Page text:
2. Flank contact. The impact causes projectile yaw, thus making projectile arrest easier, as a larger frontal area is contacted, and not only the sharp nose of the projectile. The projectile is deflected sideways and needs to form for itself a large aperture to penetrate, thus allowing the armor to absorb the projectile energy.
3. Valley contact. The projectile is jammed, usually between the flanks of three pellets, all of which participate in projectile arrest. The high side forces applied to the pellets are resisted by the pellets adjacent thereto as held by the solid matrix, and penetration is prevented. A test was arranged using a laser-aimed AK47 rifle firing an armor-piercing incindiary AK47 7.62 mm caliber round manufactured in Russia, to achieve this particular contact mode, and theory confirmation was obtained that such a result is indeed obtained ill practice.
During research and development for the present invention, the preparation of a plate-like composite casting was required, wherein ceramic pellets occupied a centre layer and cast aluminium completely embedded the pellets. When using molten metal the pellets would cool the molten metal, and furthermore, the required close pellet formation would be disturbed by the casting process. As mentioned above, this problem was encountered by McDougal in U.S. Pat. No. 3,705,558. An attempt to solve this problem was suggested by Huet in U.S. Pat. Nos. 4,534,266 and 4,945,814 and Roopchand, et al. in U.S. Pat. No. 5,361,678 suggested a further solution involving coating the ceramic bodies with a binder and ceramic particles, followed by tile introduction of the molten metal into the die.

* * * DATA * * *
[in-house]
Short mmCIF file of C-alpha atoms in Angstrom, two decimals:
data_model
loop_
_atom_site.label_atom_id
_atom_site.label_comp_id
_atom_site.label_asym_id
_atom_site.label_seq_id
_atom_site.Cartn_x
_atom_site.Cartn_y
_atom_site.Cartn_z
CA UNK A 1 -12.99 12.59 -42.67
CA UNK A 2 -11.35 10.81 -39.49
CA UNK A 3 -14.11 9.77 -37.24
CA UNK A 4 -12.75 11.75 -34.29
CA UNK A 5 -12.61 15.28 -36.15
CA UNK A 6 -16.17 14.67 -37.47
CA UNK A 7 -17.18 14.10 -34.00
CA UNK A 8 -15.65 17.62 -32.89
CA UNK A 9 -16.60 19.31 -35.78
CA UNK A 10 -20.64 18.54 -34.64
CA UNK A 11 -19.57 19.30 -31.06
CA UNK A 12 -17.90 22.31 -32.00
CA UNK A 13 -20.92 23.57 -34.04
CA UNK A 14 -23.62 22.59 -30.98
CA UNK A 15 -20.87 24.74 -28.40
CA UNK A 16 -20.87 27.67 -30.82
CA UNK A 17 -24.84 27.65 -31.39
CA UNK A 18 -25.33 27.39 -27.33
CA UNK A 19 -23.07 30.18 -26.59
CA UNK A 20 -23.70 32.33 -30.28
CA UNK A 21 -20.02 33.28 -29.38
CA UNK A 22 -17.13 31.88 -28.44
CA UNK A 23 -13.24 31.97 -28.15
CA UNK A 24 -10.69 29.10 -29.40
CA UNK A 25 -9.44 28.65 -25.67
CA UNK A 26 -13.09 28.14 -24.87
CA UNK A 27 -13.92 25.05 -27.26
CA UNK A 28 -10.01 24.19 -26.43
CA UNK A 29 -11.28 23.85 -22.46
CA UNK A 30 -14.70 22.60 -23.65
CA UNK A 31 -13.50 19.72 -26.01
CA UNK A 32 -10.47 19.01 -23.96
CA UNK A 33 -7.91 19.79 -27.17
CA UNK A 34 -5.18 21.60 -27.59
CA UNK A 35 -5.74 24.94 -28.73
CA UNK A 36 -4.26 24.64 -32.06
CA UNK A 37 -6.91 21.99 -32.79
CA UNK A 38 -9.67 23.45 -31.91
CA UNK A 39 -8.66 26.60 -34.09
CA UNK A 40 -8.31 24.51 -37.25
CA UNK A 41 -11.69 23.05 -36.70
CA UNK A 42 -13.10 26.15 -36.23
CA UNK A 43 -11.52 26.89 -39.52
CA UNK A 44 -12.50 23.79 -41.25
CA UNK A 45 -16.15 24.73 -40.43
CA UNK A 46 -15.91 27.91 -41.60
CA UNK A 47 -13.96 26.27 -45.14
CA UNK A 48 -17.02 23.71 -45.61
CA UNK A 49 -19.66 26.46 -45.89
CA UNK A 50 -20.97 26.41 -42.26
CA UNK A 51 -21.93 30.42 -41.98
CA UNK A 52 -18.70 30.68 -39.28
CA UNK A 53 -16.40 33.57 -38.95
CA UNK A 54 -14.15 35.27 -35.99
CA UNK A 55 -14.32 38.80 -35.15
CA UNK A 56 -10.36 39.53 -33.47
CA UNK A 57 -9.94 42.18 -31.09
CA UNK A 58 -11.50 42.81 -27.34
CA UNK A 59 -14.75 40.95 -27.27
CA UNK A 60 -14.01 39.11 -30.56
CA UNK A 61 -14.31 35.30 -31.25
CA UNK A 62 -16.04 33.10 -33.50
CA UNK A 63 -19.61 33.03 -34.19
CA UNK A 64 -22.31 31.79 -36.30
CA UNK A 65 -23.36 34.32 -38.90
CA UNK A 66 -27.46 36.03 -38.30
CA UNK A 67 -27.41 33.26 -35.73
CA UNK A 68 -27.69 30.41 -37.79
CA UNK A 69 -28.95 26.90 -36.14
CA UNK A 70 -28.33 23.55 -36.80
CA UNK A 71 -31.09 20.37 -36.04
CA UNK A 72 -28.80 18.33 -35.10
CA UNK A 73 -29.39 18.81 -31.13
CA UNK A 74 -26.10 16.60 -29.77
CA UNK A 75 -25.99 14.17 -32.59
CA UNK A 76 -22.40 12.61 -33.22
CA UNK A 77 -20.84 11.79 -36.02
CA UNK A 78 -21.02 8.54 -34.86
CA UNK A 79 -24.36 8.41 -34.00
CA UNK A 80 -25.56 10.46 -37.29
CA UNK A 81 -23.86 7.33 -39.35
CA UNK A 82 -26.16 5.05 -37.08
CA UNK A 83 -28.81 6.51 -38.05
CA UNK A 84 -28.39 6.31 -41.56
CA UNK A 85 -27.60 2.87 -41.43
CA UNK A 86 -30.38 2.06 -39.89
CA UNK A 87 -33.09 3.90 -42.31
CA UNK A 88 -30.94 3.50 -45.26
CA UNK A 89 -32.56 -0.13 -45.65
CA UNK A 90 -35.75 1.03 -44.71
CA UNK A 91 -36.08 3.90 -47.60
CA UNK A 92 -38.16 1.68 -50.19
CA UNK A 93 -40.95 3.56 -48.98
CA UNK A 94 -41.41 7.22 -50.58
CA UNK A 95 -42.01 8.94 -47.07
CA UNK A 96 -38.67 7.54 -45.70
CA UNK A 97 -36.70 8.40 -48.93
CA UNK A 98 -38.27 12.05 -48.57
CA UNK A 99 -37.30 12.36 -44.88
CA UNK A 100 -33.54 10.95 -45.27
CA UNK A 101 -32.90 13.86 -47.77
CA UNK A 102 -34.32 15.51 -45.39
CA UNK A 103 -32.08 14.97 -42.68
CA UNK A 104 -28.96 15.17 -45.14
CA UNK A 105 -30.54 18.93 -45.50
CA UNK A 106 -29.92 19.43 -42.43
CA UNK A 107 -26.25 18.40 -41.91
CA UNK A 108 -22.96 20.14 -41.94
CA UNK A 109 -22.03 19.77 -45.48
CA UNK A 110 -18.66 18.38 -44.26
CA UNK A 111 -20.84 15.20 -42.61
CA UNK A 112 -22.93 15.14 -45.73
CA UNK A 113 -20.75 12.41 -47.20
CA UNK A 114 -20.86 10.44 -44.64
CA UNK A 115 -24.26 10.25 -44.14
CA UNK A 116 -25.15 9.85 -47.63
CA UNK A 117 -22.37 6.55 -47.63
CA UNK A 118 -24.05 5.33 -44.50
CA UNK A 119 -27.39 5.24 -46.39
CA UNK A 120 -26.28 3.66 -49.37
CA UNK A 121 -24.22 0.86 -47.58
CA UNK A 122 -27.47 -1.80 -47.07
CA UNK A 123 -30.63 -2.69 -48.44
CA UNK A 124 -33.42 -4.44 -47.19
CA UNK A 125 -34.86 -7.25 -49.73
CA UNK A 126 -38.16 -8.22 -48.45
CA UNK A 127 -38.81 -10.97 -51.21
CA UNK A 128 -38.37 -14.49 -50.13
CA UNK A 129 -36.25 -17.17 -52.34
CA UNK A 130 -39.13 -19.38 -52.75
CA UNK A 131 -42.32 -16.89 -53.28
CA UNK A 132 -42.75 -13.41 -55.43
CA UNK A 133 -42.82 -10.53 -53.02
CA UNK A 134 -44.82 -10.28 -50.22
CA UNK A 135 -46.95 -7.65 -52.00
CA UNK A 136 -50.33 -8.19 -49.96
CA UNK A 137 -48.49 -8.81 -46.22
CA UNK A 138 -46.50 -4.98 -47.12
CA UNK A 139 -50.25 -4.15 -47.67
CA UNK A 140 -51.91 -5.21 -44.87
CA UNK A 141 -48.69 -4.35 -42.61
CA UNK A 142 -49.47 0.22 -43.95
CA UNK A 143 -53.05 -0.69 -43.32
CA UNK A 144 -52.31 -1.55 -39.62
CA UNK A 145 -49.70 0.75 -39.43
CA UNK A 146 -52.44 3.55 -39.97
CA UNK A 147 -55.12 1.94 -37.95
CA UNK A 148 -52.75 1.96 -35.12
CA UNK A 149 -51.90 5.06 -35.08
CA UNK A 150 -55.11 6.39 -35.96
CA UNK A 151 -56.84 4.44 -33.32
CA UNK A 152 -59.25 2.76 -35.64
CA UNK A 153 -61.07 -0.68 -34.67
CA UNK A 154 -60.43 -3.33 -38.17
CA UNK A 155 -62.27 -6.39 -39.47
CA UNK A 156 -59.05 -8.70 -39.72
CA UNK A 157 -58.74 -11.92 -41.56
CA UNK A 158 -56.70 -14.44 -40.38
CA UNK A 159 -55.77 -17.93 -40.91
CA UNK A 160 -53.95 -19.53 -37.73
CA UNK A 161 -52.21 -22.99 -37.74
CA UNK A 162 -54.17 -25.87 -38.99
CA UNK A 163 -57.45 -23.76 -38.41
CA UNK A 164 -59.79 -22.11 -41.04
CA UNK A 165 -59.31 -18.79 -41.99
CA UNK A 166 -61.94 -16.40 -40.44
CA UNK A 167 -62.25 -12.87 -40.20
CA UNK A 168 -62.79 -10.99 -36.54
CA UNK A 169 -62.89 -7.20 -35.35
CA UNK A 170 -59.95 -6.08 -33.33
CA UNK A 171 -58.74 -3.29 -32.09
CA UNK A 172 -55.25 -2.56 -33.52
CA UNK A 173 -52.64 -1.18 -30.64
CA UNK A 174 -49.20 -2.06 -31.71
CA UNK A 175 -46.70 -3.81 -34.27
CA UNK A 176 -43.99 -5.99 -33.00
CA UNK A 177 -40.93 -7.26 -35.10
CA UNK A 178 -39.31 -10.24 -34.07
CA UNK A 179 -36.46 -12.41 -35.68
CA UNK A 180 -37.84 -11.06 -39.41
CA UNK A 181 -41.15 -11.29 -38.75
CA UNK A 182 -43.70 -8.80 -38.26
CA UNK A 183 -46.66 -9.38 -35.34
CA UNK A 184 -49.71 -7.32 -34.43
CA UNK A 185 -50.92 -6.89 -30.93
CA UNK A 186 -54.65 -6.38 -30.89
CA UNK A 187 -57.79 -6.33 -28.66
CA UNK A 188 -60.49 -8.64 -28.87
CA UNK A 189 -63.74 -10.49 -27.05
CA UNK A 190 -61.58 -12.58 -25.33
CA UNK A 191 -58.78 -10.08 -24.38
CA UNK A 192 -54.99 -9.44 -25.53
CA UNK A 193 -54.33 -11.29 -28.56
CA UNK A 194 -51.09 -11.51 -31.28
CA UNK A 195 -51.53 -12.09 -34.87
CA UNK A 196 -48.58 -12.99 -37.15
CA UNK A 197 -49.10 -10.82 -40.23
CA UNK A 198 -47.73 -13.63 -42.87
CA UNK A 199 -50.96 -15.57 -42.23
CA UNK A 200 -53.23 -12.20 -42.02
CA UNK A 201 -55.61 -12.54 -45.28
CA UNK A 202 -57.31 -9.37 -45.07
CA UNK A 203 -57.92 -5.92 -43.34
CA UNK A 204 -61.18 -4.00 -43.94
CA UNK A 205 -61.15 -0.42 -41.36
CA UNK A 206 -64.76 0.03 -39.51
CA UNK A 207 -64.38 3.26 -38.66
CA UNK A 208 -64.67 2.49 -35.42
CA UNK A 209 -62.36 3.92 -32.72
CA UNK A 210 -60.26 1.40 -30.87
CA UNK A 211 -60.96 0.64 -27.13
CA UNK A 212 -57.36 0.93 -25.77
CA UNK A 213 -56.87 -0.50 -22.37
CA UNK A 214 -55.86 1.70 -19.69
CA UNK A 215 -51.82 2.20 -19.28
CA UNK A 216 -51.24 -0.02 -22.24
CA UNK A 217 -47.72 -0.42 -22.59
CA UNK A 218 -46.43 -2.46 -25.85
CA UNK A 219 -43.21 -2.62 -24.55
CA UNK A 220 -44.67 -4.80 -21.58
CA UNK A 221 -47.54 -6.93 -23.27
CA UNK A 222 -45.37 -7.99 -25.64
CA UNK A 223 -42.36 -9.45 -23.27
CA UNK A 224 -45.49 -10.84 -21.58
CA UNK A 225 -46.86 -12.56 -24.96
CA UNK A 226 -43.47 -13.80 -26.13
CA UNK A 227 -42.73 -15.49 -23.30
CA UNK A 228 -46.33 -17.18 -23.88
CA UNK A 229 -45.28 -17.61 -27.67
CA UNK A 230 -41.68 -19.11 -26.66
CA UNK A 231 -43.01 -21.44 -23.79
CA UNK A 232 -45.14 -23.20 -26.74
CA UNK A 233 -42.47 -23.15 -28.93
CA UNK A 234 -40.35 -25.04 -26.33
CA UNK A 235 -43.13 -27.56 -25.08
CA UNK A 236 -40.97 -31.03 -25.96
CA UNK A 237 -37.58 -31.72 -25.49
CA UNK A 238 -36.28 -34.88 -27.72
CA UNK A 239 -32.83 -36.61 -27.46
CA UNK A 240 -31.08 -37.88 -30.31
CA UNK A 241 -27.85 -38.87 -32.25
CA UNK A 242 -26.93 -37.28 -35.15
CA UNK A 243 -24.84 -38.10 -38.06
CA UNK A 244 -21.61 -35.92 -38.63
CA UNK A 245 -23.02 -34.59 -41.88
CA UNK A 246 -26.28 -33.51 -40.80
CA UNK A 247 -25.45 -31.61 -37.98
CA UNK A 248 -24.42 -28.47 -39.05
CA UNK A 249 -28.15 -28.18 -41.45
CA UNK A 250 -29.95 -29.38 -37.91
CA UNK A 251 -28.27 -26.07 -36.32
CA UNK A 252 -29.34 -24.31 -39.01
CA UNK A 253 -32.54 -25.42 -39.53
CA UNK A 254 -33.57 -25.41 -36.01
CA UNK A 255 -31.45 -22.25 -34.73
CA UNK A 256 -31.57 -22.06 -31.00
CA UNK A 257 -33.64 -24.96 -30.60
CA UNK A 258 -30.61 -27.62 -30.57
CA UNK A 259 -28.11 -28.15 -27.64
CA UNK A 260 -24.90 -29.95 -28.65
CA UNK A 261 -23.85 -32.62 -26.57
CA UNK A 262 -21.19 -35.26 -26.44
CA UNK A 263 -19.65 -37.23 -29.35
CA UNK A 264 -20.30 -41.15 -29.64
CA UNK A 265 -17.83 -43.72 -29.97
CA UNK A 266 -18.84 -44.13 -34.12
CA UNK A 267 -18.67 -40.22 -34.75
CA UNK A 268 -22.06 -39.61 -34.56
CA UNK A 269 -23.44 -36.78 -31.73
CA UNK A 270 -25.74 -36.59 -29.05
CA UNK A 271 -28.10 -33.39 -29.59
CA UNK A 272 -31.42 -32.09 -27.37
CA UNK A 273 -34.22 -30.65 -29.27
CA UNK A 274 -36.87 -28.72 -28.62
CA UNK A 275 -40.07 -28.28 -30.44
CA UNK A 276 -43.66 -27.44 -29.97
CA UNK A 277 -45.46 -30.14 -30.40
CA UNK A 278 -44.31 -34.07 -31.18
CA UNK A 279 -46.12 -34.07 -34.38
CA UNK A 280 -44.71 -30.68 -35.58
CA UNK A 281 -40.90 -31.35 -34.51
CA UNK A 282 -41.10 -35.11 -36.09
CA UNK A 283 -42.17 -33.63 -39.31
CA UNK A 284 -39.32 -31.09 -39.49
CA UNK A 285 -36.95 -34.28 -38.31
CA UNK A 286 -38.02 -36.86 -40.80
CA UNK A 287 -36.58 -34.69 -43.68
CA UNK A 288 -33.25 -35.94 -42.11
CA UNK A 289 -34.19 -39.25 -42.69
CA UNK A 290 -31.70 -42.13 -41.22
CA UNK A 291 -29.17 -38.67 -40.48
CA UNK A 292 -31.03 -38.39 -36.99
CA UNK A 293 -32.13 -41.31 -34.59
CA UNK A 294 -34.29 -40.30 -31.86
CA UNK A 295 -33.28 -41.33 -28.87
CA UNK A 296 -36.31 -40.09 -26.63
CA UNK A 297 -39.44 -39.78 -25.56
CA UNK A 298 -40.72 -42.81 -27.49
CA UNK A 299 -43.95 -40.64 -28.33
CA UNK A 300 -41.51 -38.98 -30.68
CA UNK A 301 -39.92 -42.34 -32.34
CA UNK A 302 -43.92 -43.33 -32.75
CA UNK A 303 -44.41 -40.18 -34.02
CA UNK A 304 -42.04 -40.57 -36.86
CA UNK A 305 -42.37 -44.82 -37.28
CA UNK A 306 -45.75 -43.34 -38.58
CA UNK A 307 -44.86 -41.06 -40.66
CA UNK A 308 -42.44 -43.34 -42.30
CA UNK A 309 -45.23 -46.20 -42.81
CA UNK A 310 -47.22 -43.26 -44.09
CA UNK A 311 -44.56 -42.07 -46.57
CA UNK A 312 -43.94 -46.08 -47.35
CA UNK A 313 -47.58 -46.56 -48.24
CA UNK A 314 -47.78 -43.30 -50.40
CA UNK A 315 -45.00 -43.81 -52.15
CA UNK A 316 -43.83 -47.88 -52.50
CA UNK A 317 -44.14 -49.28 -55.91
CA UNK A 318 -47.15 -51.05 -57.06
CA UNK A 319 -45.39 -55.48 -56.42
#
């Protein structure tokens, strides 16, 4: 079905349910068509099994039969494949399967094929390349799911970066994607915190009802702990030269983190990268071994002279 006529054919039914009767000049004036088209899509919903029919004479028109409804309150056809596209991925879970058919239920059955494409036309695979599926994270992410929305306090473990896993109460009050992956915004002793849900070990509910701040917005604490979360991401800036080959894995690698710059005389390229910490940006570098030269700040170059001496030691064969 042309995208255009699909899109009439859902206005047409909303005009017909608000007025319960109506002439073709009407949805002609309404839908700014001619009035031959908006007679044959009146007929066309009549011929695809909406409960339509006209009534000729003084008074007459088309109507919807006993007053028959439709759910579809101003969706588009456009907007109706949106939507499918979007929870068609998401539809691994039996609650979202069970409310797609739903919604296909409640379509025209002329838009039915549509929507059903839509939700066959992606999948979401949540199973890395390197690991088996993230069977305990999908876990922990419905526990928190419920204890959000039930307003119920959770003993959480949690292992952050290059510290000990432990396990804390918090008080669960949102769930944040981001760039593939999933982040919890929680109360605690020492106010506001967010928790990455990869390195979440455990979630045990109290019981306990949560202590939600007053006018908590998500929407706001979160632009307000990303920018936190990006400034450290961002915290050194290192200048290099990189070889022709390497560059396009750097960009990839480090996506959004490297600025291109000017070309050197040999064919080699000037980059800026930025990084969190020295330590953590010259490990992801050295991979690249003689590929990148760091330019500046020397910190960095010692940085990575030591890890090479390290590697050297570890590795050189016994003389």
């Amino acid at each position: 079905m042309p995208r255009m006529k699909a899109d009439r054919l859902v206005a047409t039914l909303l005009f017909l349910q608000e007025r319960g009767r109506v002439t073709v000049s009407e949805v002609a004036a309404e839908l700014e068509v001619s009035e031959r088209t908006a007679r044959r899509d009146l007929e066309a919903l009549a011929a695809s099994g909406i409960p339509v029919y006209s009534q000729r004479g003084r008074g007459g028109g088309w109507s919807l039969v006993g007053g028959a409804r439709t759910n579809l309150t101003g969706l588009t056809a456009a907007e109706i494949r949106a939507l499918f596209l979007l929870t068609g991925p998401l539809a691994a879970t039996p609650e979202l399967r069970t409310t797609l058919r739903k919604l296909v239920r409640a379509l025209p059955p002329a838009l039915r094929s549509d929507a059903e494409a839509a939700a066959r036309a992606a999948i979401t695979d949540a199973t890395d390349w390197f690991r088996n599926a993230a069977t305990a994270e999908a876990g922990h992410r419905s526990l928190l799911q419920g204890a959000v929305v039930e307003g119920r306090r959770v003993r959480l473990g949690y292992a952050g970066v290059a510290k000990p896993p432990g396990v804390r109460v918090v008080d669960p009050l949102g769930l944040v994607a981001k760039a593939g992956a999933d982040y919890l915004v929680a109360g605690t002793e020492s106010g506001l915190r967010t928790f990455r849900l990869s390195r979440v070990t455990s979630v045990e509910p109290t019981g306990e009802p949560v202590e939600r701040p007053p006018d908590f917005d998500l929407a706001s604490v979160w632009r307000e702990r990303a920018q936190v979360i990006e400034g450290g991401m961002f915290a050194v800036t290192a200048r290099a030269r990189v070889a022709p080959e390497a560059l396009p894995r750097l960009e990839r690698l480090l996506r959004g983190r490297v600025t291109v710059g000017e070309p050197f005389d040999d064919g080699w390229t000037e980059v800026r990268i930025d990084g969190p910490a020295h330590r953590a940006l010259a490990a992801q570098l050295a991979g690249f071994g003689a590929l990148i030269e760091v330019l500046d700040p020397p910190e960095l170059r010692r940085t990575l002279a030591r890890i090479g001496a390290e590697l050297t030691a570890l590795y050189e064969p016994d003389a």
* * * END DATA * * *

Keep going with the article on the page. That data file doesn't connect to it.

It is therefore a further object of the present invention to provide a method of manufacturing composite armor material as described herein, without introducing non-essential and extraneous further components into the final panel.
Thus, the present invention provides a method for producing a composite armor material as defined hereinabove, comprising providing a mould having as bottom, two major surfaces, two minor surfaces and an open top, wherein the distance between said two major surfaces is from about 1.2 to about 1.8 times the major axis of said pellets; inserting said pellets into said mould to form a plurality of superposed rows of pellets extending substantially along the entire distance between said minor side surfaces, and from said bottom substantially to said open top; incrementally heating said mould and the pellets contained therein to a temperature of at least 100° C. above the flow point of the material to be poured in the mould; pouring molten material into said mould to fill the same; allowing said molten material to solidify; and removing said composite armor material from said mould.